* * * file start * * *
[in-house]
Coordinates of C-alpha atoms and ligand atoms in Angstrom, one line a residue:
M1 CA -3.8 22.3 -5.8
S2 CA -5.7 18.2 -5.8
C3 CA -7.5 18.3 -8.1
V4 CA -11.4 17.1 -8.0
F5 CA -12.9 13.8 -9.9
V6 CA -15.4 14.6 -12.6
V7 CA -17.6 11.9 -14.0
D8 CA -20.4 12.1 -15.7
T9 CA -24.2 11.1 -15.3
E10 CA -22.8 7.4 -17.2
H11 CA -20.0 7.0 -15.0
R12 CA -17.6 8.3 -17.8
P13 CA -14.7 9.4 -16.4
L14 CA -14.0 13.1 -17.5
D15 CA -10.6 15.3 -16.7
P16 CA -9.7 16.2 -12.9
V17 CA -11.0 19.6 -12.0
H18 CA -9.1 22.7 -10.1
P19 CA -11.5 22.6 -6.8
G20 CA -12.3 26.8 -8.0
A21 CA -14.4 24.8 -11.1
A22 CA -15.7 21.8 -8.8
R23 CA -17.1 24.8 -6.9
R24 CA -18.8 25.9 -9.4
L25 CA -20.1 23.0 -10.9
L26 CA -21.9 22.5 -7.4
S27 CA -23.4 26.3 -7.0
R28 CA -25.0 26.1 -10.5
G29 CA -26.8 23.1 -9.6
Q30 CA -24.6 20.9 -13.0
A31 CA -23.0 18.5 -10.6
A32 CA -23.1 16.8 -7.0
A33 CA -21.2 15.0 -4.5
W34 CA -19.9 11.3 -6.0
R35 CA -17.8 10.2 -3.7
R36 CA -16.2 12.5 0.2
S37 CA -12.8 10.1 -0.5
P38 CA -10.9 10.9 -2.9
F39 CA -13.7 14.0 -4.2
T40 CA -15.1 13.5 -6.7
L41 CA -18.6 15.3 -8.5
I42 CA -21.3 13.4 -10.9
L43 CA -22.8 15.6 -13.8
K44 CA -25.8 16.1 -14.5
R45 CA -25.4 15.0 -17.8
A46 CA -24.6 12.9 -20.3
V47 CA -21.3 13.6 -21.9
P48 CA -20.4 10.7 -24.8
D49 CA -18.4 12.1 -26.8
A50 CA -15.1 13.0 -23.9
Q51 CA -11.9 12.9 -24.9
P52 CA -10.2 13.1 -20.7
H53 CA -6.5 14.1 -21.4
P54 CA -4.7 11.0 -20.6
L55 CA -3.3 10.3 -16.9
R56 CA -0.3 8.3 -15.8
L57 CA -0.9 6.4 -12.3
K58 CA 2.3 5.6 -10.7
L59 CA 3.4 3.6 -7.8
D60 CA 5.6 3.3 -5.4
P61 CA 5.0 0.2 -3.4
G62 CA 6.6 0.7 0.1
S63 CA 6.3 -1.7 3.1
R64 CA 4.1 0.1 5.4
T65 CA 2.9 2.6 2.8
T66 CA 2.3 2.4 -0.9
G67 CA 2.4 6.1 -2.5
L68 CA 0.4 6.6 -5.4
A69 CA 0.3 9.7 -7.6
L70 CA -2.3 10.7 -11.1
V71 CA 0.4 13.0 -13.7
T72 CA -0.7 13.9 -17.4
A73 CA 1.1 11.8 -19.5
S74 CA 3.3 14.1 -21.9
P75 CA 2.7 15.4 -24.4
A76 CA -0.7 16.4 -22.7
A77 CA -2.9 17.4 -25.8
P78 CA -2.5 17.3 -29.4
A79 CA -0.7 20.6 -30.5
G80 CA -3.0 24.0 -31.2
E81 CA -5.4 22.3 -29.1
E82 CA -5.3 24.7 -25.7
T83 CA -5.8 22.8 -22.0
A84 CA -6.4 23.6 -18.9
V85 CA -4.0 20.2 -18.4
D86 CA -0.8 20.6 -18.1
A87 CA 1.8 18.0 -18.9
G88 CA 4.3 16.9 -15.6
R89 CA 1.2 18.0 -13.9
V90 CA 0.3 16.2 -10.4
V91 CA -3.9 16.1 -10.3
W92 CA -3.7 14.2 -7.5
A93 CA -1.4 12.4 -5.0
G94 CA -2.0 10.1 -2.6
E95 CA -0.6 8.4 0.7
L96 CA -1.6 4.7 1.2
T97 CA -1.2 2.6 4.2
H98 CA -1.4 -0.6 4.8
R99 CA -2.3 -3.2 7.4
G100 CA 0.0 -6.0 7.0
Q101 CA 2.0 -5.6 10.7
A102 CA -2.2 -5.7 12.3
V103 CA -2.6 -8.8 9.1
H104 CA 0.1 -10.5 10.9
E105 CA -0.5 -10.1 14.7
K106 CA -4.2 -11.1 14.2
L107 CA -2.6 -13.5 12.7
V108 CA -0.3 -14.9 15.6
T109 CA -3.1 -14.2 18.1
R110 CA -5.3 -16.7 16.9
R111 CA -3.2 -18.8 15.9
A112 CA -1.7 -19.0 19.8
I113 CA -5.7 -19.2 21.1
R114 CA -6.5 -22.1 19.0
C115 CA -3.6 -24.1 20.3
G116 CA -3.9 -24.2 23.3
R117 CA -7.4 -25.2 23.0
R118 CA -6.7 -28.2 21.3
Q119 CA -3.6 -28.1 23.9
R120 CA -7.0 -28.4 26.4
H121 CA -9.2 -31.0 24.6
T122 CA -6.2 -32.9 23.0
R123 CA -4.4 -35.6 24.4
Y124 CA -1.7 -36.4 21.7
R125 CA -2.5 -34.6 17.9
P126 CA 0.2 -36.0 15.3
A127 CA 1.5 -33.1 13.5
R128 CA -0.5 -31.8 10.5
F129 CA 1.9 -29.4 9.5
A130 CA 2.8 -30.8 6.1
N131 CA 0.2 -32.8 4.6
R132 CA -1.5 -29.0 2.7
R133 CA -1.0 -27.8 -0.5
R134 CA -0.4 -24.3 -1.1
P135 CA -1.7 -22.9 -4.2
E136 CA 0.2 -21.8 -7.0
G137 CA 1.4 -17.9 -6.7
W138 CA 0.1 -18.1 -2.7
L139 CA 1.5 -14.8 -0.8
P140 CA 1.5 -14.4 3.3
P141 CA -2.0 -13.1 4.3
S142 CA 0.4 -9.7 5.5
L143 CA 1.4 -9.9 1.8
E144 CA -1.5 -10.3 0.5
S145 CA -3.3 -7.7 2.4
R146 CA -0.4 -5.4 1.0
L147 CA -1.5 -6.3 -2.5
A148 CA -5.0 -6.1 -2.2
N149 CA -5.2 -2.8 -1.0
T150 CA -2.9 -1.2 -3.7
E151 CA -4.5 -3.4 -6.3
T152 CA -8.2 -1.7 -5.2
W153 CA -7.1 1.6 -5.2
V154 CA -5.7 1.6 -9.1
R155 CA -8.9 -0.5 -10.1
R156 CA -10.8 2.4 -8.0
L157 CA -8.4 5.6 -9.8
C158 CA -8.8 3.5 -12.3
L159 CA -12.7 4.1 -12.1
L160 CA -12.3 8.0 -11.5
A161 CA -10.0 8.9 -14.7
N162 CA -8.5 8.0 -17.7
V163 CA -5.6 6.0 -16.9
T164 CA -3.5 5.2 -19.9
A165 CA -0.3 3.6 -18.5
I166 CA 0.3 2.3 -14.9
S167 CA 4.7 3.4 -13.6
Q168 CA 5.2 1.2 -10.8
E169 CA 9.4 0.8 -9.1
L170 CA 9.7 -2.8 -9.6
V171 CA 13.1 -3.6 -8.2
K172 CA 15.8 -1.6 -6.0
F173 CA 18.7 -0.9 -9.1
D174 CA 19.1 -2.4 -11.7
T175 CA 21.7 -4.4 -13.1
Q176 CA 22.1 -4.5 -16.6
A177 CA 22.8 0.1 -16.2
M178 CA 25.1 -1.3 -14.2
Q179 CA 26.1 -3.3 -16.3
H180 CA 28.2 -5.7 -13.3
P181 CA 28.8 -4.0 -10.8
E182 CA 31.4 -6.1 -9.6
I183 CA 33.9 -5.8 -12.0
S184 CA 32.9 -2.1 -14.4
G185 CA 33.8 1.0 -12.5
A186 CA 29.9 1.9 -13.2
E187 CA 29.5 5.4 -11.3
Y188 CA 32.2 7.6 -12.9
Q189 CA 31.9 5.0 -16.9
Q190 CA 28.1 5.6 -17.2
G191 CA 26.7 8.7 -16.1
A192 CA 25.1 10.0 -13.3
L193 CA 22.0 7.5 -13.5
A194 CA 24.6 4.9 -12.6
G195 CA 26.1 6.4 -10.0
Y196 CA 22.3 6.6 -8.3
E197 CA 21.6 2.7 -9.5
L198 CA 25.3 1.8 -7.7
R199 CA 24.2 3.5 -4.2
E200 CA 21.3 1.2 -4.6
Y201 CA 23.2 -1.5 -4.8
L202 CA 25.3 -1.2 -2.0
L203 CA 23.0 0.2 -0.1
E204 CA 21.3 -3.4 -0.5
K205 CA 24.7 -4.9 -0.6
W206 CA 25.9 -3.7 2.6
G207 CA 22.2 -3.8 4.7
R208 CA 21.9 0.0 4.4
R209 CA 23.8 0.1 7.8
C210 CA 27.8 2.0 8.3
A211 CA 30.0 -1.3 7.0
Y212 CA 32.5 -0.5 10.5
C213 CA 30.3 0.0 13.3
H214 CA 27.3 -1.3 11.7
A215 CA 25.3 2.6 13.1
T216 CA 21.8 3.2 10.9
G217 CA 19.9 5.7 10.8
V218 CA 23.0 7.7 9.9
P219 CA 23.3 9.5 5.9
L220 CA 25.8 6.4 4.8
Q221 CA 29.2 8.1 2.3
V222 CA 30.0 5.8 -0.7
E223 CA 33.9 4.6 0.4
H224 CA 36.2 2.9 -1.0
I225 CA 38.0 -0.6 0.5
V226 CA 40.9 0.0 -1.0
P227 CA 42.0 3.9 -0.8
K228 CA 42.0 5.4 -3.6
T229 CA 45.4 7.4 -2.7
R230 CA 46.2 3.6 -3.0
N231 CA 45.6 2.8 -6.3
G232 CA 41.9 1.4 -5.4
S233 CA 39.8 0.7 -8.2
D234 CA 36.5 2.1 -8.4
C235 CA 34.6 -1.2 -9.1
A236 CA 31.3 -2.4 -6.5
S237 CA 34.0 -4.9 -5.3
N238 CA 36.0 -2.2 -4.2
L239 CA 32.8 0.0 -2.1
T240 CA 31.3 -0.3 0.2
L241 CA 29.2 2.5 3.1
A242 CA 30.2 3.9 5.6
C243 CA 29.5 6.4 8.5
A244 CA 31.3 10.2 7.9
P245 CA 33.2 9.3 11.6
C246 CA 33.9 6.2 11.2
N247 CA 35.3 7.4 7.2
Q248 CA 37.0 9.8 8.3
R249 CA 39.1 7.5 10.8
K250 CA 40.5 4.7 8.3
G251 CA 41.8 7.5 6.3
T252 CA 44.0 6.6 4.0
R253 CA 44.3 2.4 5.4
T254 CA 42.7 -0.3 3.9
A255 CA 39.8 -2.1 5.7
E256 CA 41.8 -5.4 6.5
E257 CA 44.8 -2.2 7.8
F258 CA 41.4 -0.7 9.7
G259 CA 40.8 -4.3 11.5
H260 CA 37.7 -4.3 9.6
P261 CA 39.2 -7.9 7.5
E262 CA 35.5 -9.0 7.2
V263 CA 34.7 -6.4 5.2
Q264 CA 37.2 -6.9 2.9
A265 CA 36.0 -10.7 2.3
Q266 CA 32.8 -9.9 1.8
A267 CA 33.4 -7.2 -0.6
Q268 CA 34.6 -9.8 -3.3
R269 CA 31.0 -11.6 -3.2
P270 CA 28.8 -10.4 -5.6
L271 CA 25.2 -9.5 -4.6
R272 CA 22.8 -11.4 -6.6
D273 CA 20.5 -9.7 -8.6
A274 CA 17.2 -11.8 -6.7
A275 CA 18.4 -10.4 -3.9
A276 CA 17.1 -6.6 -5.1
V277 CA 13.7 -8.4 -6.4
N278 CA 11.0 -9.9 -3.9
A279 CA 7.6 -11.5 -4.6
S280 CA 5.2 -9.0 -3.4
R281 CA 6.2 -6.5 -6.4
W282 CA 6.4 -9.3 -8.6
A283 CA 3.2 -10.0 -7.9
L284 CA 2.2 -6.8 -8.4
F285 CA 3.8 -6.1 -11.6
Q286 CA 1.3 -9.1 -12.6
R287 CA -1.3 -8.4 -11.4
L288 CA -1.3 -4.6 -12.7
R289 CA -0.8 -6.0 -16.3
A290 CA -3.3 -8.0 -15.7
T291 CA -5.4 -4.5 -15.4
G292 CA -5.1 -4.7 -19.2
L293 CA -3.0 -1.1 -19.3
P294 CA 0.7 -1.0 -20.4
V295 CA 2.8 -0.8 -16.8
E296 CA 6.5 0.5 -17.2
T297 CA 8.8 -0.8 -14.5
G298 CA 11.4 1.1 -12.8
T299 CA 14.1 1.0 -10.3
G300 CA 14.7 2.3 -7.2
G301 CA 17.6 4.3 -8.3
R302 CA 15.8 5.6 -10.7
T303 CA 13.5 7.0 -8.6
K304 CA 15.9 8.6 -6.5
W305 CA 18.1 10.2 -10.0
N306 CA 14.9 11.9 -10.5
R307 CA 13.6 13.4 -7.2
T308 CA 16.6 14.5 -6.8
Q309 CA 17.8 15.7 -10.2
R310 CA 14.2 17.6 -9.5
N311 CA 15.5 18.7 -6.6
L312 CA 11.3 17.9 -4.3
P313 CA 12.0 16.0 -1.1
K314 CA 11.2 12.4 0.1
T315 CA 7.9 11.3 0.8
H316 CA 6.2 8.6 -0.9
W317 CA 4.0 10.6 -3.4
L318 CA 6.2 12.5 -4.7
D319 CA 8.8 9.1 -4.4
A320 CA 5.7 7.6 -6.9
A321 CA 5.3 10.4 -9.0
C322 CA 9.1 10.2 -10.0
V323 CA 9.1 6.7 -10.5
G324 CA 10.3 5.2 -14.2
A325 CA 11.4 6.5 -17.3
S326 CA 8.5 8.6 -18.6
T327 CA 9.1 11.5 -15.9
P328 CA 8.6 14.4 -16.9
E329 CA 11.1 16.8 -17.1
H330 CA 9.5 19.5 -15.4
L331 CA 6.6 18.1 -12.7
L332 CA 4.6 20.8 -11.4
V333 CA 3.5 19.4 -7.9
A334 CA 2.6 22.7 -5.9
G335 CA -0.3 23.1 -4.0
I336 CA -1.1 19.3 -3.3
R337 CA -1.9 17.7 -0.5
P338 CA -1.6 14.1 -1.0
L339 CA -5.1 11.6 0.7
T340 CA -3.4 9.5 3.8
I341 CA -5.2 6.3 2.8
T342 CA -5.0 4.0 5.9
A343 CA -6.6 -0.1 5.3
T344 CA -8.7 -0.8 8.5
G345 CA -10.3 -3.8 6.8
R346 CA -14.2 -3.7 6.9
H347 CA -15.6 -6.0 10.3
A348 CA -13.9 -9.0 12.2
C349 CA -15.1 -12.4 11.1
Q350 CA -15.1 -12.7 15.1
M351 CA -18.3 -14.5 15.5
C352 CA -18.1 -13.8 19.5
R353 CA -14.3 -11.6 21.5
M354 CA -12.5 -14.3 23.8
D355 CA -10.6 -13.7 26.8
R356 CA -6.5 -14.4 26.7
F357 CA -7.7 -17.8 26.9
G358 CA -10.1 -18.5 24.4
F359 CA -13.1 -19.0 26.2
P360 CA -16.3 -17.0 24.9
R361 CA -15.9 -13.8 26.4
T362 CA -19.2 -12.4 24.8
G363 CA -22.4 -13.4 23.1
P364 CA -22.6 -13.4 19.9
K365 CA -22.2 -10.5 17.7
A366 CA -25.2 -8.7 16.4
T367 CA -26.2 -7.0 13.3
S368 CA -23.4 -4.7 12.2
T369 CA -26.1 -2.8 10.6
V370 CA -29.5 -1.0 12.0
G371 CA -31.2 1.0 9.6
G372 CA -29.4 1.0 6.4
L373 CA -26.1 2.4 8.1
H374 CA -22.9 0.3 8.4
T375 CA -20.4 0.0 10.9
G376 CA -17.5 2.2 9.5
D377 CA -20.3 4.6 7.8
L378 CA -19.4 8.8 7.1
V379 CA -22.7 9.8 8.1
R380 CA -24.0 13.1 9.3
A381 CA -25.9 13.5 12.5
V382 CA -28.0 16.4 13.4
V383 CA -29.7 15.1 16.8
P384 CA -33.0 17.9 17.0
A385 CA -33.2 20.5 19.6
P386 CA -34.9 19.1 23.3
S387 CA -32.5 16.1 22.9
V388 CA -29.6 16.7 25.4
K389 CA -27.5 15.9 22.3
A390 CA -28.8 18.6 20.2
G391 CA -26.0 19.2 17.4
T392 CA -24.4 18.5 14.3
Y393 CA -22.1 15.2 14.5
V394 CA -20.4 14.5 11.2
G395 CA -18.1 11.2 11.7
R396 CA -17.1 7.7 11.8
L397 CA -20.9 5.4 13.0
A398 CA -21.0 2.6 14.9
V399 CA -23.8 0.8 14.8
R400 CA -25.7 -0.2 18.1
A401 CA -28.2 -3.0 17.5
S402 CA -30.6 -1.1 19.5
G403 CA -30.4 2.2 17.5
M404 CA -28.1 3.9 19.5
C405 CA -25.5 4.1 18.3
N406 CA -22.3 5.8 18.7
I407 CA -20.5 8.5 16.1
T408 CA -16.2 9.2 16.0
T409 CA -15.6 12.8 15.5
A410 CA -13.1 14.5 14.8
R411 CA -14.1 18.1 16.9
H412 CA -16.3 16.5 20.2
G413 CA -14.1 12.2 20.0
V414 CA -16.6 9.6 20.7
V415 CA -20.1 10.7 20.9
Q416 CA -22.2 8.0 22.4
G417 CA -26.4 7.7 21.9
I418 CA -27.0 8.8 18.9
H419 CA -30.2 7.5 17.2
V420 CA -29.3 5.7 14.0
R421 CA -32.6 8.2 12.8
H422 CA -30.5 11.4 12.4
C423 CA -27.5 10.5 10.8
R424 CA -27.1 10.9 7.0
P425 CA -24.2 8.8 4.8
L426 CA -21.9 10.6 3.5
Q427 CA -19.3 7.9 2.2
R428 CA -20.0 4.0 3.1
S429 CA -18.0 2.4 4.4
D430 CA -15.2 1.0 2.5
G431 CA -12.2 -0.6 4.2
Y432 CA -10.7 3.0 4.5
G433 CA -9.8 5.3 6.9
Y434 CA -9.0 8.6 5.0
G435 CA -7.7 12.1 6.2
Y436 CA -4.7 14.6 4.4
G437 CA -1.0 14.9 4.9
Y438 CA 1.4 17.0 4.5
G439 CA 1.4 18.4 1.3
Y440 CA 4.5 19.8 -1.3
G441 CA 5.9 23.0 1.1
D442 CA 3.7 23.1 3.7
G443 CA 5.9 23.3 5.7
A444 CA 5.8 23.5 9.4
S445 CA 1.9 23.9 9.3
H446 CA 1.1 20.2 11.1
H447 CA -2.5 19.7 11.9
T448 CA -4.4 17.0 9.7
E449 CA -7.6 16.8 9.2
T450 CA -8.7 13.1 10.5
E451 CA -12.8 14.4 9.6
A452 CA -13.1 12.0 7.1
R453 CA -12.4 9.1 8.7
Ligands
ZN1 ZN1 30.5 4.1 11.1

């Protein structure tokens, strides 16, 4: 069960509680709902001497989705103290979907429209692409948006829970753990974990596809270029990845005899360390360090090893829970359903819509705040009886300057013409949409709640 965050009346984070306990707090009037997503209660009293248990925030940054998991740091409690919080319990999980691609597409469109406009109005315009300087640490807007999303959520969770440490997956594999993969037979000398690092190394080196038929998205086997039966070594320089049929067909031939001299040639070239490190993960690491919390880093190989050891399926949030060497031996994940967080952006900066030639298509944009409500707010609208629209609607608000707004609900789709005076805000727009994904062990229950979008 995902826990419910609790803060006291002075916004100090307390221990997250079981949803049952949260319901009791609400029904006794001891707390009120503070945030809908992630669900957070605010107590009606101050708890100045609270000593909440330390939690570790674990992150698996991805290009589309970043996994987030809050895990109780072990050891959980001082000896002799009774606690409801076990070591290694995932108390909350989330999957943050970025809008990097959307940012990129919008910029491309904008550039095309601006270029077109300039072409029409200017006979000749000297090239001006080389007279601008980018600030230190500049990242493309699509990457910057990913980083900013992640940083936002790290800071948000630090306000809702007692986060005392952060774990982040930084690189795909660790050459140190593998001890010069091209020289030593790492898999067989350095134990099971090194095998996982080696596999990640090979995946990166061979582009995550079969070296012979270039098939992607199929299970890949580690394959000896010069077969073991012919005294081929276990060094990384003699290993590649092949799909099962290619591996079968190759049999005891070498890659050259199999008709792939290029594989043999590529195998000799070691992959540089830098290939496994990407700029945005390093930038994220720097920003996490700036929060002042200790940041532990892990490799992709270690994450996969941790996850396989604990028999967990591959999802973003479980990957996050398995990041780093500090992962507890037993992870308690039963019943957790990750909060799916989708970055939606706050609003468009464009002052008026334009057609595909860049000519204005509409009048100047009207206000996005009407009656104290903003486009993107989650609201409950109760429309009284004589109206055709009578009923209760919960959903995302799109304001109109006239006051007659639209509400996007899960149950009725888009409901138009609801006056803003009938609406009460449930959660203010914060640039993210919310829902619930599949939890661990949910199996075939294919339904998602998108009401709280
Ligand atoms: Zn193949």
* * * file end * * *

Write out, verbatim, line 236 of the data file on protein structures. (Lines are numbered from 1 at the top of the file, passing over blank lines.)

D234 CA 36.5 2.1 -8.4